Like a monster that keeps coming back to life in a bad horror movie, user fees have returned in the form of a mandatory surcharge on every flight of a business or commercial aircraft proposed in President Obama’s jobs creation/deficit reduction plan unveiled in September.
Aircraft Owners and Pilots Association
Politicians like to use the term “dead on arrival” to refer to unpalatable bills, and that’s how 116 bipartisan members of the House earlier this year described a trial balloon floated by the Obama Administration on user fees for general aviation.
Nine general aviation organizations find themselves oddly aligned with the nation’s airlines in opposing President Obama’s call for a new $100 per-flight tax for turbine aircraft flying under IFR flight plans, part of his plan to address the nation’s deficit.
Lawmakers from both houses of Congress have joined the battle over the Department of Transportation’s decision to dismantle the Block Aircraft Registration Request (Barr) program, with 26 senators and 33 representatives telling DOT Secretary Ray LaHood in separate letters that it is “a troubling reversal of a decade-old policy” established to uphold the privacy rights of Americans.
The presidents of six general aviation associations have asked the head of the Transportation Security Administration (TSA) to help soften the financial impact of temporary flight restrictions (TFR) on general aviation businesses during the presidential campaign season.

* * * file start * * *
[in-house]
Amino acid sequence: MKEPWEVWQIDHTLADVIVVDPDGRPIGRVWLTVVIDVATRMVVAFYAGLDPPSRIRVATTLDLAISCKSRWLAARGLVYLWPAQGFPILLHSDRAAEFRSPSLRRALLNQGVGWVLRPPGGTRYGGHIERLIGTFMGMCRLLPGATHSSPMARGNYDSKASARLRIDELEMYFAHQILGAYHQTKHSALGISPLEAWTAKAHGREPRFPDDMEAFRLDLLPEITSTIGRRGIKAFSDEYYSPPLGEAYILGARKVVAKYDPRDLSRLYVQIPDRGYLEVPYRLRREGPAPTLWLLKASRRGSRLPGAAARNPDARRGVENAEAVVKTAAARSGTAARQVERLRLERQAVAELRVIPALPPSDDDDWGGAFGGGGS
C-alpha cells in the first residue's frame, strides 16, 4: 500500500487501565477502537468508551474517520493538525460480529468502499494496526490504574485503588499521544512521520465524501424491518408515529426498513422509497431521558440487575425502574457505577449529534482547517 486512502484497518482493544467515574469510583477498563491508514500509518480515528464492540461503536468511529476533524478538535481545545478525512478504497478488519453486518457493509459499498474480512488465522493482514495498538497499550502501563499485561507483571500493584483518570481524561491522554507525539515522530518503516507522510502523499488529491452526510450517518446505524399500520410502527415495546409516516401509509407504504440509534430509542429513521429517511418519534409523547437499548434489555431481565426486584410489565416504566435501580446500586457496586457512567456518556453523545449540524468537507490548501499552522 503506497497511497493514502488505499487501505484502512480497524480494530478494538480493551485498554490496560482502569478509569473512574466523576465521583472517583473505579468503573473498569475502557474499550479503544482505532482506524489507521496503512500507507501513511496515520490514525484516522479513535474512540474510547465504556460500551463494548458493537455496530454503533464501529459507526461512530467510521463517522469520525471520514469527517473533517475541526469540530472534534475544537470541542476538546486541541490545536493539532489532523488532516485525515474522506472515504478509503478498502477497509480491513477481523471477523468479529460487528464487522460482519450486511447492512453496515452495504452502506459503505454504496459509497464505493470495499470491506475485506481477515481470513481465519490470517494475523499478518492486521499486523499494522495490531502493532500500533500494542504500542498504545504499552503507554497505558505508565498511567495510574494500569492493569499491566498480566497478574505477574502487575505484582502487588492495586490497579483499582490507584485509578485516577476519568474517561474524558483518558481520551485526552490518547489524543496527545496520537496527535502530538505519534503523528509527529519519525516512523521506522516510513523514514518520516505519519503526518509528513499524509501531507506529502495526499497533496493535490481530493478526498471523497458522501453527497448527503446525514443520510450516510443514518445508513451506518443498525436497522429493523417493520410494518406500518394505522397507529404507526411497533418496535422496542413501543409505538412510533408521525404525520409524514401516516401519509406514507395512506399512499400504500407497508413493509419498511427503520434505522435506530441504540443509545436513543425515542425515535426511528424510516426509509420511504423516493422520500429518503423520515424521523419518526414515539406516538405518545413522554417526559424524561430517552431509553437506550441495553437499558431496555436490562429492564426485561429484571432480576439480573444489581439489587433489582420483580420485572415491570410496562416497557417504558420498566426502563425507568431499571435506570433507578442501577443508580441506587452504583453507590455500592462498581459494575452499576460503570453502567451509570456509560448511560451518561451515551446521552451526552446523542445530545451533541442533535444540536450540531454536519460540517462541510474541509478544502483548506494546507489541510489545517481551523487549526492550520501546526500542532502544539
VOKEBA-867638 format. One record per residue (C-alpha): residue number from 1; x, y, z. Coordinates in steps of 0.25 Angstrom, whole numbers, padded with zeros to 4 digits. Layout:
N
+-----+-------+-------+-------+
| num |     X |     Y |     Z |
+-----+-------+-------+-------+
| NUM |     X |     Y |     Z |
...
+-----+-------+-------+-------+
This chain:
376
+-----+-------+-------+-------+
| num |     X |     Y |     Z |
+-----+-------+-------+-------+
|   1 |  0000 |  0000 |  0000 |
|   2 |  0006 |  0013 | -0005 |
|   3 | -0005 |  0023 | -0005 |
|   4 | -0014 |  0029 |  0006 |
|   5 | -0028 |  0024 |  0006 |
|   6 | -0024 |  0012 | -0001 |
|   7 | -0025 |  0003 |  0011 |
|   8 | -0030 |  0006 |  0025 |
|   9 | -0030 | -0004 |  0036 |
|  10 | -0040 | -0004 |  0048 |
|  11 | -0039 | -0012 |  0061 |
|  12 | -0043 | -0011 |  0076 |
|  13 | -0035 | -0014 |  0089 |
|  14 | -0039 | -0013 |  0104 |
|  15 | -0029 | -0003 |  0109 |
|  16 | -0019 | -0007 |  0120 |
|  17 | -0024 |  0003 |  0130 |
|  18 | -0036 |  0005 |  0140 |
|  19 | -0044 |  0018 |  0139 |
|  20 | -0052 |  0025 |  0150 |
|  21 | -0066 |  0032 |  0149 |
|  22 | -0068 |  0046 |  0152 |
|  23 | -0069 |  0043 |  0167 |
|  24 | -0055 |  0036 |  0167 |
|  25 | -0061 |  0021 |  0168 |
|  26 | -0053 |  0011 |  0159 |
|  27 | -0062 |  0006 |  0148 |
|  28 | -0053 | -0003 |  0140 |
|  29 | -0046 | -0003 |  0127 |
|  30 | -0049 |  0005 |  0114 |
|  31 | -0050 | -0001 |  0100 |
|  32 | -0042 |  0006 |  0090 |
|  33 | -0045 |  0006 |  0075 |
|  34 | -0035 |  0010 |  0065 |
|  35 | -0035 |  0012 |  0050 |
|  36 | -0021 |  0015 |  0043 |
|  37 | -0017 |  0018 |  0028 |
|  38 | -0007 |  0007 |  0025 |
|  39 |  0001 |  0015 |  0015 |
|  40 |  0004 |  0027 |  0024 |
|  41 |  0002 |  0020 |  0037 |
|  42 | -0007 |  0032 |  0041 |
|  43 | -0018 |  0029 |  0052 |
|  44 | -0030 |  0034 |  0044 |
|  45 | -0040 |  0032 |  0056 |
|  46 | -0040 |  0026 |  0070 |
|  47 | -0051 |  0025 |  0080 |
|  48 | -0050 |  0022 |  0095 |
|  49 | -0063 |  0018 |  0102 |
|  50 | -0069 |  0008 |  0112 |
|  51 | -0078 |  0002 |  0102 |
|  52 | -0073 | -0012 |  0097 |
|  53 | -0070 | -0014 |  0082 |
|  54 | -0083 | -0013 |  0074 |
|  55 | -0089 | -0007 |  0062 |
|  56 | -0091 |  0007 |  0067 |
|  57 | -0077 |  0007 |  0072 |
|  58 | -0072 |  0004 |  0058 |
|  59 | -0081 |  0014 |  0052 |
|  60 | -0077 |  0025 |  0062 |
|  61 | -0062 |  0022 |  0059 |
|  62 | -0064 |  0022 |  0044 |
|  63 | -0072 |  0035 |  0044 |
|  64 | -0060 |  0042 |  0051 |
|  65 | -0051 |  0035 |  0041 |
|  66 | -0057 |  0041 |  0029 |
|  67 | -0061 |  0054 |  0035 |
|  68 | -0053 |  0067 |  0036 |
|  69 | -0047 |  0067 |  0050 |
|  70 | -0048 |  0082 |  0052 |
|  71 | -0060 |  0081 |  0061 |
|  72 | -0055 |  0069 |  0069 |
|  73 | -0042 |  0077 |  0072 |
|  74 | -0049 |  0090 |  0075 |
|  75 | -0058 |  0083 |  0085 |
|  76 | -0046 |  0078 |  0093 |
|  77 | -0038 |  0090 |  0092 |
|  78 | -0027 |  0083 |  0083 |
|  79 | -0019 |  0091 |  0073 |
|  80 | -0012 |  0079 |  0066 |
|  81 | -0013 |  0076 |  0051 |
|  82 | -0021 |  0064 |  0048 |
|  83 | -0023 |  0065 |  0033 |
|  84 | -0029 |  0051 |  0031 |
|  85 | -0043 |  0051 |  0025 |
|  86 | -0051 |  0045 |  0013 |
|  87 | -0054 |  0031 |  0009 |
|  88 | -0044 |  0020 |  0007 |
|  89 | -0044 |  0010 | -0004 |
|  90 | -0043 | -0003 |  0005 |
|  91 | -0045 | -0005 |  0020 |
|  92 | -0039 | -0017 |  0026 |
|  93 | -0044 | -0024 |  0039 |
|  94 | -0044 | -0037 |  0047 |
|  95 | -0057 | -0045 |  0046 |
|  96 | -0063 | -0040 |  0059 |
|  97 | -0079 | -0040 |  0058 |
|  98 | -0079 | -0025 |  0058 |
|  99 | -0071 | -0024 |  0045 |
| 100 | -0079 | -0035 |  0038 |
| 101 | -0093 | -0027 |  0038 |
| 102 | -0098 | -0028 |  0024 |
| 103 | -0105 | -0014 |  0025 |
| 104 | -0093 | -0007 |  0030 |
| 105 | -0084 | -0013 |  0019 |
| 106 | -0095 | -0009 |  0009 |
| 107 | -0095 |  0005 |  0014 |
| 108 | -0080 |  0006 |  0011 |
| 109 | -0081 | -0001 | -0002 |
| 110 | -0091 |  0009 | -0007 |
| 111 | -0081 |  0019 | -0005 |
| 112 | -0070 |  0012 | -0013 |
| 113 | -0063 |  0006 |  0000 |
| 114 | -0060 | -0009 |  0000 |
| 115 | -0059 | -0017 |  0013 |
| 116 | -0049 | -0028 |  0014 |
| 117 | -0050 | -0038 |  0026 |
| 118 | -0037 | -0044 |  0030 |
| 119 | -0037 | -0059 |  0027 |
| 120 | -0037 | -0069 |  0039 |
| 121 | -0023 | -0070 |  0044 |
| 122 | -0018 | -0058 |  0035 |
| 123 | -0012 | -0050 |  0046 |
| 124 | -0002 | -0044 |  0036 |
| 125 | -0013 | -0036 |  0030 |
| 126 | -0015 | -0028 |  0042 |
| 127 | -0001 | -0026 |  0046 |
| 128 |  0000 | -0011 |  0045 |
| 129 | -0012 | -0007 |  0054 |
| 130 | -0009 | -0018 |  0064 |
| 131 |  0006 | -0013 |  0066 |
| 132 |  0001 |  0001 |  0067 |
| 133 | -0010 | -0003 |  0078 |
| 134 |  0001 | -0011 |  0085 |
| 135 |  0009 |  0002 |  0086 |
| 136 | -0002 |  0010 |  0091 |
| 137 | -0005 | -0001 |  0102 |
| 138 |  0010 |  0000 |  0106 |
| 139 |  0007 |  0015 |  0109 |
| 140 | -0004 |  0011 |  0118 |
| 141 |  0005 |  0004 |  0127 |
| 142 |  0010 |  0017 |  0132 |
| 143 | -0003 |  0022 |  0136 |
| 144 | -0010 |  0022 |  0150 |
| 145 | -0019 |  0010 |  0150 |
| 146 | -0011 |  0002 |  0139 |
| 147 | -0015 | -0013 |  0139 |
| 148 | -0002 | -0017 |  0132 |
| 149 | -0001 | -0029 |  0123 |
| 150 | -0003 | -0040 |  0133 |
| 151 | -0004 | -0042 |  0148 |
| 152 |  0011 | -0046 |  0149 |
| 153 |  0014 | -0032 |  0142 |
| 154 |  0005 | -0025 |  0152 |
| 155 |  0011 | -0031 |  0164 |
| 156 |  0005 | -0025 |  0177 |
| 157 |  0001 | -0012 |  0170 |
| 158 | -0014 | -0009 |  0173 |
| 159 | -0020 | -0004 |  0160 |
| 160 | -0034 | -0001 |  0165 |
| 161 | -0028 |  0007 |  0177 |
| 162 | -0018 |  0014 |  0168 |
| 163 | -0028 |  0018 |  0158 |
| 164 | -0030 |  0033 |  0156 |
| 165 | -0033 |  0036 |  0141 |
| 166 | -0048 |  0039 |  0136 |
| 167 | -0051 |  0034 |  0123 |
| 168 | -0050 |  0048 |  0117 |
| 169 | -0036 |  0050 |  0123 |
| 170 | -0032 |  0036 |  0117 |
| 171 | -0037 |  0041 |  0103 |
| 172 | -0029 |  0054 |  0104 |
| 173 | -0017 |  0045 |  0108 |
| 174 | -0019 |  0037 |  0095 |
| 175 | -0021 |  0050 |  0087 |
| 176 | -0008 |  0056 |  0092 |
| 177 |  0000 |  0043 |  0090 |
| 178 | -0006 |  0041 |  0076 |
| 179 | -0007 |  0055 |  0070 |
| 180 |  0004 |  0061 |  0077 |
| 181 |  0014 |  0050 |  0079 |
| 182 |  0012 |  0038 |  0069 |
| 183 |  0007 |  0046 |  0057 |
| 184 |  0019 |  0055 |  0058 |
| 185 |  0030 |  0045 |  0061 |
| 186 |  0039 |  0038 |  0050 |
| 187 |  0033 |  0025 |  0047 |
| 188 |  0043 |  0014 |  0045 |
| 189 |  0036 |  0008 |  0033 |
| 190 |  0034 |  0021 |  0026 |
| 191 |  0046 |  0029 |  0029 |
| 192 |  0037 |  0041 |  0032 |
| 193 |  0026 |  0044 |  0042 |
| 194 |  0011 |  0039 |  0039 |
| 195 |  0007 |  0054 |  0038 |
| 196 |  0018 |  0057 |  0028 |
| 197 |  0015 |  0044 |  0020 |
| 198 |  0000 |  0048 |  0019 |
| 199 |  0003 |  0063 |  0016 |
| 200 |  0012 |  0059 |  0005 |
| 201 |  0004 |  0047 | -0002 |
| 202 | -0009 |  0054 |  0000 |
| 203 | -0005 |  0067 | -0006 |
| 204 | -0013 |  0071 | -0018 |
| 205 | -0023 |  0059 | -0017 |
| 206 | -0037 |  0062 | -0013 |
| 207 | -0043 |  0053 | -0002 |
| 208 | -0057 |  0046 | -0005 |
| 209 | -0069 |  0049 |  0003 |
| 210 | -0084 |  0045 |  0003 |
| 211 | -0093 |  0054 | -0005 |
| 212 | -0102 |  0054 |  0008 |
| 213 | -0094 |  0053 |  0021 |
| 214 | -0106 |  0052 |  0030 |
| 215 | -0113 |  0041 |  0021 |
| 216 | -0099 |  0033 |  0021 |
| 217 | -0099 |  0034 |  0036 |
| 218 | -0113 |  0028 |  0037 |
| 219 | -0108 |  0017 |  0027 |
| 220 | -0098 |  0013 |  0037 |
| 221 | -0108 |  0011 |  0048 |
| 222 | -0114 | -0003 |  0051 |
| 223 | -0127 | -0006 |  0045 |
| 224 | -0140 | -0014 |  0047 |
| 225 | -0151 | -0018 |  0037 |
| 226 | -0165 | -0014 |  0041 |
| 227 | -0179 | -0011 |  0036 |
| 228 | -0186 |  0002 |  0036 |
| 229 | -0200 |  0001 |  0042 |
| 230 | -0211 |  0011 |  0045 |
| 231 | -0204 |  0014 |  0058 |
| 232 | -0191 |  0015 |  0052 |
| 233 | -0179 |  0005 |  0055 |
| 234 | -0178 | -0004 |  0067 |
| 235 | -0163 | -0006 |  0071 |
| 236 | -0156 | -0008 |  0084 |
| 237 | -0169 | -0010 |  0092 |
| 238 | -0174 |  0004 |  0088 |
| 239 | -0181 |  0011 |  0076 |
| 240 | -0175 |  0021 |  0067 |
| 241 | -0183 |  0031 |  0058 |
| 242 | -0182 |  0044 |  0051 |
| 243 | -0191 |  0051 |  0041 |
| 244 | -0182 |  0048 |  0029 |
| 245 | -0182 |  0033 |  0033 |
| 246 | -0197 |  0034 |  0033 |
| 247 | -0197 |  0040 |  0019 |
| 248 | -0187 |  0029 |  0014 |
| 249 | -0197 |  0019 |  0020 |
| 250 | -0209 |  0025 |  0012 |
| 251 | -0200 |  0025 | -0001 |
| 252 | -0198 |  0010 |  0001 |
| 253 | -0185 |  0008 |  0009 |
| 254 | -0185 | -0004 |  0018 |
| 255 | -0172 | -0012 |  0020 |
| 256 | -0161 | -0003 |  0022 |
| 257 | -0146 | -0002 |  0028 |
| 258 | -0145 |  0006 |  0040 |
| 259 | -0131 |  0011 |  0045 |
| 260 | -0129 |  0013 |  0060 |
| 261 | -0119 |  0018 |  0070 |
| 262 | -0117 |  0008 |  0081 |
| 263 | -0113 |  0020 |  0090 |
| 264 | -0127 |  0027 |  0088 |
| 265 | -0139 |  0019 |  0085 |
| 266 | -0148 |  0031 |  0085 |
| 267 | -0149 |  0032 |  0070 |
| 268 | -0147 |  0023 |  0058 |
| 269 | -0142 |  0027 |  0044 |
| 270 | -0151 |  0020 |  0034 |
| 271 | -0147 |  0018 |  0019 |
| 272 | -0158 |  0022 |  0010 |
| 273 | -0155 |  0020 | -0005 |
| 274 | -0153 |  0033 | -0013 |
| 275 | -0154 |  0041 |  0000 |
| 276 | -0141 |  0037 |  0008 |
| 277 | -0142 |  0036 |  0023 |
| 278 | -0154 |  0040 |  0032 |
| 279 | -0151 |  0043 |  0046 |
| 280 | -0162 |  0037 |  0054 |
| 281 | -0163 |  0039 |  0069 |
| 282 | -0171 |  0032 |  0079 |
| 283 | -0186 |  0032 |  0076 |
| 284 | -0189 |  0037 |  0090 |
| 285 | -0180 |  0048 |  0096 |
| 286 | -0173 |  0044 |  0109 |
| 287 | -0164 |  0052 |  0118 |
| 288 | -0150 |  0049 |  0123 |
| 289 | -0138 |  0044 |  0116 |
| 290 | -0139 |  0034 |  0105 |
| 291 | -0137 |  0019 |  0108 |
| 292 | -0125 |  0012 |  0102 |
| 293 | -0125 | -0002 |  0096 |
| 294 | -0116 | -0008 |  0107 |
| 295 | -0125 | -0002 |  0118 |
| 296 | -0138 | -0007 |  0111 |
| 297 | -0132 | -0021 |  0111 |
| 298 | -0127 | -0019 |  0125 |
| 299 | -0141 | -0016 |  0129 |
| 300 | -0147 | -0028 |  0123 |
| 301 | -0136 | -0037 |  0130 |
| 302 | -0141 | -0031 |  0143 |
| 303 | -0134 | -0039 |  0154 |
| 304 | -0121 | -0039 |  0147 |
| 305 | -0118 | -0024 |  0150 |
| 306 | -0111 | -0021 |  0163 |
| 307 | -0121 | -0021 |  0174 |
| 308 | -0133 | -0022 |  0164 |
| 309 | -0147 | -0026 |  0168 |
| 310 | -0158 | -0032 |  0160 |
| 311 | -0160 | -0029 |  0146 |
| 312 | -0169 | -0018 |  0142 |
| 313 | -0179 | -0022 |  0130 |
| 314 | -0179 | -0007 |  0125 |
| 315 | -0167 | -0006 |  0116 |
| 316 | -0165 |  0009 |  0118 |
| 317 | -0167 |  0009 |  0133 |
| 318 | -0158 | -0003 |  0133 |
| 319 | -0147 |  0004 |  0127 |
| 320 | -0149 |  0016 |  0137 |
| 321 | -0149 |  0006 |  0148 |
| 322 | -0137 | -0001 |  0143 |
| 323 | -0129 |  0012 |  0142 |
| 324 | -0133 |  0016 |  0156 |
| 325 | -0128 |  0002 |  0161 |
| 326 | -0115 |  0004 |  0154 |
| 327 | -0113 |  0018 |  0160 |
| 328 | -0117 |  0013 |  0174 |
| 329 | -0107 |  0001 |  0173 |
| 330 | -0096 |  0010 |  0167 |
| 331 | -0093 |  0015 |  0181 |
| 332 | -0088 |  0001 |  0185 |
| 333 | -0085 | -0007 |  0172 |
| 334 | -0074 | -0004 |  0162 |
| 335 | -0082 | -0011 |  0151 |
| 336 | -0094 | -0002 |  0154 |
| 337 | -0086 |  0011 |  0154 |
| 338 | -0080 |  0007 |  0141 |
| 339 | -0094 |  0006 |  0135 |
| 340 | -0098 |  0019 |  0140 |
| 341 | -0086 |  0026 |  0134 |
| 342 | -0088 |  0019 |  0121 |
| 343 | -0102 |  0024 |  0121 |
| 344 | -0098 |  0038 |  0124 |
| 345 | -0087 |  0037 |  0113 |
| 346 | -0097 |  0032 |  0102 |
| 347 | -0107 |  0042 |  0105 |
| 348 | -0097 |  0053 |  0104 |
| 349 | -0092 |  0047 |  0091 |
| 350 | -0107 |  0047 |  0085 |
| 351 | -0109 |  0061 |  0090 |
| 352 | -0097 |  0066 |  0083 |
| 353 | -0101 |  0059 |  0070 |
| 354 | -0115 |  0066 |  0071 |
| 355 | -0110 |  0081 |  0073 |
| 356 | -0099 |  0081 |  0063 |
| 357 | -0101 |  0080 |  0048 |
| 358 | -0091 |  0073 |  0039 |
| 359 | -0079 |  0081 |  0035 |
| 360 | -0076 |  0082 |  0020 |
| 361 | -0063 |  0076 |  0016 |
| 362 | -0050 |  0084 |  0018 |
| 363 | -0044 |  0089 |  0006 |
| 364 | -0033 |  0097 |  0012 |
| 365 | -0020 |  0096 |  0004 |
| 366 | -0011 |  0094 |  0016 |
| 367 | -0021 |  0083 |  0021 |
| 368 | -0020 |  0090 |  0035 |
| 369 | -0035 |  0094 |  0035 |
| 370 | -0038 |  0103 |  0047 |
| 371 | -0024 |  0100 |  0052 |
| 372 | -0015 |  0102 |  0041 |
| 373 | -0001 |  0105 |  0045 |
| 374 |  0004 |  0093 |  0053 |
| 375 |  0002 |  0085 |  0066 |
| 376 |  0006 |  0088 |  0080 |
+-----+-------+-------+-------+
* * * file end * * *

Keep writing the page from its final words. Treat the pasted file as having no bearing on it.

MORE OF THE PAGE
The Helicopter Association International held its first General Aviation Association CEO Forum at Heli-Expo yesterday, bringing together leaders of four major general aviation (GA) organizations in addition to HAI.
There are varying perspectives on whether general aviation (GA) is declining or poised for a renaissance generated by new interest in light sport aircraft (LSA) and avionics technology. When attending the annual EAA AirVenture extravaganza in Oshkosh, Wis., for example, it is always interesting to see the contrast between those who complain about the cost of flying and those who embrace every new development.
General aviation is an extraordinary industry with a terrible appellation. How is it that the industry spawned by the heroic efforts of the Wright brothers, the industry that gave birth to the jewel of the U.S.'s industrial might–the aerospace industry–and the industry that includes the magic of teaching anyone interested how to fly, goes by the generic-sounding term "general aviation?"
An article in The Atlantic magazine alleging that general aviation security is lax to nonexistent prompted an outcry from GA organizations last month.
The Aircraft Owners and Pilots Association Summit kicked off today at the Long Beach Convention Center in Long Beach, Calif. The summit’s opening keynote session summarized results of a study conducted by Apco Insight not on why 75 to 80 percent of new student pilots quit flying without earning a pilot certificate but on how to help motivate students by aligning the training experience with their expectations.